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, (Dienstag, 01.Februar 2022)
09:00 - 10:45
Di 1.1
Jenseits Micro-Frontends: Der Frontend-Modulith
Jenseits Micro-Frontends: Der Frontend-Modulith

Micro-Frontends eigenen sich nicht in allen Szenarien! Diese Session stellt einen alternativen Ansatz vor: Frontend-Modulithen. Wir besprechen das Abbilden fachlicher Domänen, die Kategorisierung von Bibliotheken sowie Zugriffseinschränkungen zum Erzwingen entkoppelter Teilsysteme. Außerdem nutzen wir inkrementelle Builds und einen Build Cache zur drastischen Beschleunigung des CI-Prozesses. Am Ende wissen Sie, ob Frontend-Modulithen für Sie der richtige Ansatz sind und wie Sie Ihre Anwendungen damit aufbauen.

Zielpublikum: Architekt:innen, Entwickler:innen
Voraussetzungen: Grundlagenwissen zu JavaScript von Vorteil
Schwierigkeitsgrad: Fortgeschritten

Manfred Steyer ist Trainer, Berater und programmierender Architekt mit Fokus auf Angular, Google Developer Expert (GDE) für Angular und Trusted Collaborator im Angular-Team. Erunterstützt Firmen im gesamten deutschen Sprachraum, schreibt für O'Reilly, Heise und das Java-Magazin, spricht regelmäßig auf Konferenzen.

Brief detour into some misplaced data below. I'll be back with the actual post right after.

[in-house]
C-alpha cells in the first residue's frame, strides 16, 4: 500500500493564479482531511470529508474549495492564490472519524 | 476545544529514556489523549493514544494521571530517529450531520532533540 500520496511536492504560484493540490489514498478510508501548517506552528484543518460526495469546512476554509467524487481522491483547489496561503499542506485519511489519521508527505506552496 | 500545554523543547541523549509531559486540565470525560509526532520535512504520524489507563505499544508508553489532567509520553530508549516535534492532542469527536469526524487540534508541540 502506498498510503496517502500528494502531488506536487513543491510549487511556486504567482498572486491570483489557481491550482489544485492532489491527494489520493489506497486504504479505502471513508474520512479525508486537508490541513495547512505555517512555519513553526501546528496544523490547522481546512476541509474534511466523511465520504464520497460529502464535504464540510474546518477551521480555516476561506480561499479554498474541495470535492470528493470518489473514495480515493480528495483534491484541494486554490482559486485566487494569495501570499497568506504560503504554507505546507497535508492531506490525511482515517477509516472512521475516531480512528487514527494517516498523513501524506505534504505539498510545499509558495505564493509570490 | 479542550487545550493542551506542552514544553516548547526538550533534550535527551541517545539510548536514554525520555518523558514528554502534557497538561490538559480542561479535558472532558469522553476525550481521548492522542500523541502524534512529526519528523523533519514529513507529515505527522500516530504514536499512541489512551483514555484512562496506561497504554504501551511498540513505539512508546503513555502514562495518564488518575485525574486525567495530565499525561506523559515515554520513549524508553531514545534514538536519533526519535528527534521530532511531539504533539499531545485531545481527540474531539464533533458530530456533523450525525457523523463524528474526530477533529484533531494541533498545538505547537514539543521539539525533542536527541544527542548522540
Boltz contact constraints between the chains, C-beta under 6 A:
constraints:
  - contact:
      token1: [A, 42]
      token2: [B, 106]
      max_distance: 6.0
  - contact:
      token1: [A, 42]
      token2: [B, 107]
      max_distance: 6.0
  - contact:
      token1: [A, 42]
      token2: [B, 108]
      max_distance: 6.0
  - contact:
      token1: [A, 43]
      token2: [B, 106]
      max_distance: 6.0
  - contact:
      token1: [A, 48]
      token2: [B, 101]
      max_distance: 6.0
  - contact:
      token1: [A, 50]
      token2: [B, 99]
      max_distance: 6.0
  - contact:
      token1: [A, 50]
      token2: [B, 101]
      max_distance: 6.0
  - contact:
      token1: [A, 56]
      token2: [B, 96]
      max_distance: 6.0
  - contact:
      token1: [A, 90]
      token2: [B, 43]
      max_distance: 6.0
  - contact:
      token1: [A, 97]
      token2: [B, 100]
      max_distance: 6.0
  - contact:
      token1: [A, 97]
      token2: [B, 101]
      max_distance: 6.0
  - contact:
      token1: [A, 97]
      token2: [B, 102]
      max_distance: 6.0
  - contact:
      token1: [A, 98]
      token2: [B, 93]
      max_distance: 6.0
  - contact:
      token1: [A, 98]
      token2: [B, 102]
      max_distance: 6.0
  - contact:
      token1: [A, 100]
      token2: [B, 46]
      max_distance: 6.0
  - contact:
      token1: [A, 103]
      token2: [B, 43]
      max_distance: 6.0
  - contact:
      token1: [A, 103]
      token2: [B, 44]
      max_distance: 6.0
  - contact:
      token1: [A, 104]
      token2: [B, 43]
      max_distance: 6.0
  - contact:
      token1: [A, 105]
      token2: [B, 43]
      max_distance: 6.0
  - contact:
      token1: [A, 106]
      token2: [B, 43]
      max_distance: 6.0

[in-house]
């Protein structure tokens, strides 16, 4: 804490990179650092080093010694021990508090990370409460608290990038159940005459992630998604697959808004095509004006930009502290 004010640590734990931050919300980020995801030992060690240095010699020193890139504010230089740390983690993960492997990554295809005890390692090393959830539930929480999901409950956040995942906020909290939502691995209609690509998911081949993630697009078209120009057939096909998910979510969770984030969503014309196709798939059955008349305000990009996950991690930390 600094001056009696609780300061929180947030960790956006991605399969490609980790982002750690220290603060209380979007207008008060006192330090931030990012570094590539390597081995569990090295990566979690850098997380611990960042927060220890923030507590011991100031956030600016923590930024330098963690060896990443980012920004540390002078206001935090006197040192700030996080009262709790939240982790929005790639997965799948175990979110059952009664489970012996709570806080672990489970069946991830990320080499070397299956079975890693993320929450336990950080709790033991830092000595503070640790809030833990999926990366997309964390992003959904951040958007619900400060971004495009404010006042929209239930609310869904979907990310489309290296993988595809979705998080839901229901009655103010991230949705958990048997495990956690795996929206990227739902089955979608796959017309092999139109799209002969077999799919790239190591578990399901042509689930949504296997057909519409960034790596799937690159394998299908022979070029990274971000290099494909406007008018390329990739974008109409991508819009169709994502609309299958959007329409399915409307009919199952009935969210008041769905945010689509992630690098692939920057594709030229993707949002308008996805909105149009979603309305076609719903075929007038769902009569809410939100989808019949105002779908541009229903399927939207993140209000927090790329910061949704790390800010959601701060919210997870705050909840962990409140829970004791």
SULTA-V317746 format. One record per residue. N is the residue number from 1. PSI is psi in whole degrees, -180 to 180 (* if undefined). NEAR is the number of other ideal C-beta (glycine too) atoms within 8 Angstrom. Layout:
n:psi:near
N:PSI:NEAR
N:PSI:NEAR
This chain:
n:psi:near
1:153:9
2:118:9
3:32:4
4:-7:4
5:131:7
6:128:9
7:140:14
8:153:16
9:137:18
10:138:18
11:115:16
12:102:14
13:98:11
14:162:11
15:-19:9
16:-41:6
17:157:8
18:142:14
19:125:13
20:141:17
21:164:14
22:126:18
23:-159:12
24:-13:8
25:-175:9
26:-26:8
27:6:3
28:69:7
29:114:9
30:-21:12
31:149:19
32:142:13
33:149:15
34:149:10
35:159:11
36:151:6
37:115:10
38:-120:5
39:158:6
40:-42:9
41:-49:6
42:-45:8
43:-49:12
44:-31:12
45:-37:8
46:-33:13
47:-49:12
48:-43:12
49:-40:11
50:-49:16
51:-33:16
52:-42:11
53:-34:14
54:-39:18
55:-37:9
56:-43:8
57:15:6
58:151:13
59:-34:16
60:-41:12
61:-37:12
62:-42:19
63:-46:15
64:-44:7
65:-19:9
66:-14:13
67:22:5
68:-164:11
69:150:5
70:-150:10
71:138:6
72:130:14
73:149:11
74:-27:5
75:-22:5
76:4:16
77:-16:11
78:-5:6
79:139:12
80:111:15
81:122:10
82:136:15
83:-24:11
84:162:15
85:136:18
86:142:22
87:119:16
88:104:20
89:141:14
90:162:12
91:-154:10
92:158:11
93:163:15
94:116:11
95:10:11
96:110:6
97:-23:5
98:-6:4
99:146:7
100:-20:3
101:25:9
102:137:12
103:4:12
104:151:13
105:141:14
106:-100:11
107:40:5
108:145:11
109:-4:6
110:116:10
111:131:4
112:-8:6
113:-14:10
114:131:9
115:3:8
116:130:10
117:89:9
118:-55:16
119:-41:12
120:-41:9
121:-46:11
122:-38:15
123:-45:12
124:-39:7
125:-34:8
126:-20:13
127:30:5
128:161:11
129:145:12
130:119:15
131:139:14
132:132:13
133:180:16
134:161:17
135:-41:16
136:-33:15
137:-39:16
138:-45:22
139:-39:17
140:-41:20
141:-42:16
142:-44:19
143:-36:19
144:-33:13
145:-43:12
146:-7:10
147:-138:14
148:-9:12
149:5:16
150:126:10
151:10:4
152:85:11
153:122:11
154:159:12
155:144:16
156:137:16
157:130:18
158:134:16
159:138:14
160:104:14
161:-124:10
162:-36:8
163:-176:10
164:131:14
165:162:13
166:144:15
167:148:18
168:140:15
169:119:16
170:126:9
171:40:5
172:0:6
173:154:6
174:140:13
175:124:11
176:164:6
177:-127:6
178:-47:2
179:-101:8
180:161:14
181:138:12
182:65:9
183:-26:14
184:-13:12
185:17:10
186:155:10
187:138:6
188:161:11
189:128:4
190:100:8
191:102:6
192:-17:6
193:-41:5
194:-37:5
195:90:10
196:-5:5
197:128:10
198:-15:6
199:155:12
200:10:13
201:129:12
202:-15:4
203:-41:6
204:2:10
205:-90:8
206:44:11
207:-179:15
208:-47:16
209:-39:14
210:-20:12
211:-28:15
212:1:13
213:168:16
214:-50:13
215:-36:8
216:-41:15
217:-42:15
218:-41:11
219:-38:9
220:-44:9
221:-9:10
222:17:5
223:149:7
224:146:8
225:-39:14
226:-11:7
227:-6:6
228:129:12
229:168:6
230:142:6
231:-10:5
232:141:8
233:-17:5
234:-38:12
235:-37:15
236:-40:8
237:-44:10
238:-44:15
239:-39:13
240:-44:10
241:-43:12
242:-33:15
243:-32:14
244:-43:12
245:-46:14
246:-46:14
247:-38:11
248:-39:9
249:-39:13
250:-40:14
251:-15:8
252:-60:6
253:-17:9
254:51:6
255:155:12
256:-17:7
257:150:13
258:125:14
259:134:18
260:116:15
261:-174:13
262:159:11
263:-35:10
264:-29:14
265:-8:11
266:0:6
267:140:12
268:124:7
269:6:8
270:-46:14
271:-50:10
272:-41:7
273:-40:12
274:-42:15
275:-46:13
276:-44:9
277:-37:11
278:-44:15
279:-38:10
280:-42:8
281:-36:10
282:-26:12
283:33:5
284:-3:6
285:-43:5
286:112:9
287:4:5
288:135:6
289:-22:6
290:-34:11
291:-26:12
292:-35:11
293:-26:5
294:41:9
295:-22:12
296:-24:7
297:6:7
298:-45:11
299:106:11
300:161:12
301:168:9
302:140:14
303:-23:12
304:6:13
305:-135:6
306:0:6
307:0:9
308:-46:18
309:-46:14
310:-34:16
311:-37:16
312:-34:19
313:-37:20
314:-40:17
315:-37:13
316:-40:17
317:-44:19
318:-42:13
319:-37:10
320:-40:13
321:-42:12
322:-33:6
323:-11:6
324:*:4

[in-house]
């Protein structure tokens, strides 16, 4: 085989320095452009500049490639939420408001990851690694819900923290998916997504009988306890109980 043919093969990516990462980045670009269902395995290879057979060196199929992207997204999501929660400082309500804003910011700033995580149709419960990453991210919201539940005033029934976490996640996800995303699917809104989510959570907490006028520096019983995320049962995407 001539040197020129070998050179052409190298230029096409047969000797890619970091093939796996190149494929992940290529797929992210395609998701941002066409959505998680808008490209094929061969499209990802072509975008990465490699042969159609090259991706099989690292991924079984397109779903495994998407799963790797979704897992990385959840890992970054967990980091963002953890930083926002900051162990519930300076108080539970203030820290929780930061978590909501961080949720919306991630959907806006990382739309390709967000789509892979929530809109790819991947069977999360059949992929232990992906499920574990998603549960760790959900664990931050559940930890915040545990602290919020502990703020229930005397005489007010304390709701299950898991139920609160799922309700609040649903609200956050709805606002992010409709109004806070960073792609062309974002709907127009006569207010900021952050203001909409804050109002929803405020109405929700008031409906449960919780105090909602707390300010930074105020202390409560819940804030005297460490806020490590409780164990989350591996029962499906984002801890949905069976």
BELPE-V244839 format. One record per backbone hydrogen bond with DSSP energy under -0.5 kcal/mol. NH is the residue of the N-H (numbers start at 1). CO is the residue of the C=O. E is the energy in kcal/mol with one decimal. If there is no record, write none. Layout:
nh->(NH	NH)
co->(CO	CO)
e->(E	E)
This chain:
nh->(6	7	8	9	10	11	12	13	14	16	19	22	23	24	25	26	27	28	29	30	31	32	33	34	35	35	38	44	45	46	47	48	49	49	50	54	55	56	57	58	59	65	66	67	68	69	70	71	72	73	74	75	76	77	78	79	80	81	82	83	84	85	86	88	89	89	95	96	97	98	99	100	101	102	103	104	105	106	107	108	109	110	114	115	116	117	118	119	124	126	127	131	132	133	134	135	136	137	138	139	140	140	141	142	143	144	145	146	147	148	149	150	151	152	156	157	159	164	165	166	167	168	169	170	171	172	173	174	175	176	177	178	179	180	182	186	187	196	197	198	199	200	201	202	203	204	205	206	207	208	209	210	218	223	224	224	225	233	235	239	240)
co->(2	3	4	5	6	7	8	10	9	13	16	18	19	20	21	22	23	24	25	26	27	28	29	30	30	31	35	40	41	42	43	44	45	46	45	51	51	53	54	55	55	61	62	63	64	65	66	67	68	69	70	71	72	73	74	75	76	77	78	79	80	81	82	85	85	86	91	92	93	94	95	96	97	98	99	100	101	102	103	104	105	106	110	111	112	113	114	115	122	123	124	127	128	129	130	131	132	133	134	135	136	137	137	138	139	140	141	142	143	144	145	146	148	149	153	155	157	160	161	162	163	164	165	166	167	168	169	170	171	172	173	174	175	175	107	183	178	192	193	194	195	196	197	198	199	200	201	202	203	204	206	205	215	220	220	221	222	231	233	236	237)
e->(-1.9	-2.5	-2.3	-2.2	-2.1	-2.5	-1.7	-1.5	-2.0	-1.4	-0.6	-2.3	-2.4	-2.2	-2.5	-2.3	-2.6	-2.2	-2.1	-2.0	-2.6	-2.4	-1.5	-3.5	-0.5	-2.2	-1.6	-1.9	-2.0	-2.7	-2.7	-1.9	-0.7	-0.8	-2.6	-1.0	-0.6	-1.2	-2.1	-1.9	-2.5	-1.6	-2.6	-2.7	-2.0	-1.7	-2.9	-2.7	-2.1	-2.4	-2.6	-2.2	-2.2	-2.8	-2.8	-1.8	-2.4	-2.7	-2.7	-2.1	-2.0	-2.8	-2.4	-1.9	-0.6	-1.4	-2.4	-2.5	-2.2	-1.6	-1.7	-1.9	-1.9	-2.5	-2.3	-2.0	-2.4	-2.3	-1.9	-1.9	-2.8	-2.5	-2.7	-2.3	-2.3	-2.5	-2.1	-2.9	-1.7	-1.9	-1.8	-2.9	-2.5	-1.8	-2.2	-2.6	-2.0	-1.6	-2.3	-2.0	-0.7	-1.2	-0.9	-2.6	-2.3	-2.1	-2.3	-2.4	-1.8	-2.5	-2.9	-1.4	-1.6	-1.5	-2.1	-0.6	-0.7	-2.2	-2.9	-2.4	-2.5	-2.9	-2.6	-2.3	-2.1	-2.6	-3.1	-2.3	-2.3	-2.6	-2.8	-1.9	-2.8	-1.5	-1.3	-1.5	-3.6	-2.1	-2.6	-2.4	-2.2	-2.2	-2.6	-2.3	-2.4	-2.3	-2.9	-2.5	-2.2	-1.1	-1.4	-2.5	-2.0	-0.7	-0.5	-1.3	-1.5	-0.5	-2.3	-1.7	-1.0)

Applications Instead of Libraries: Micro Frontends Implemented Through Module Federation
Applications Instead of Libraries: Micro Frontends Implemented Through Module Federation

Imagine you have an enterprise frontend monolith. Due to explosive growth, around 30 teams work on it, with about 100 different use cases. How do you keep this system scalable and consistent?
That's the question we faced inside Partner Home at Wayfair. I'm going to share our experience implementing a micro frontend architecture based on React to distribute shared concerns as long-lived applications. We used module federation, a new feature in Webpack 5.
I'll talk about the general architecture, plus an overview of our technical solution.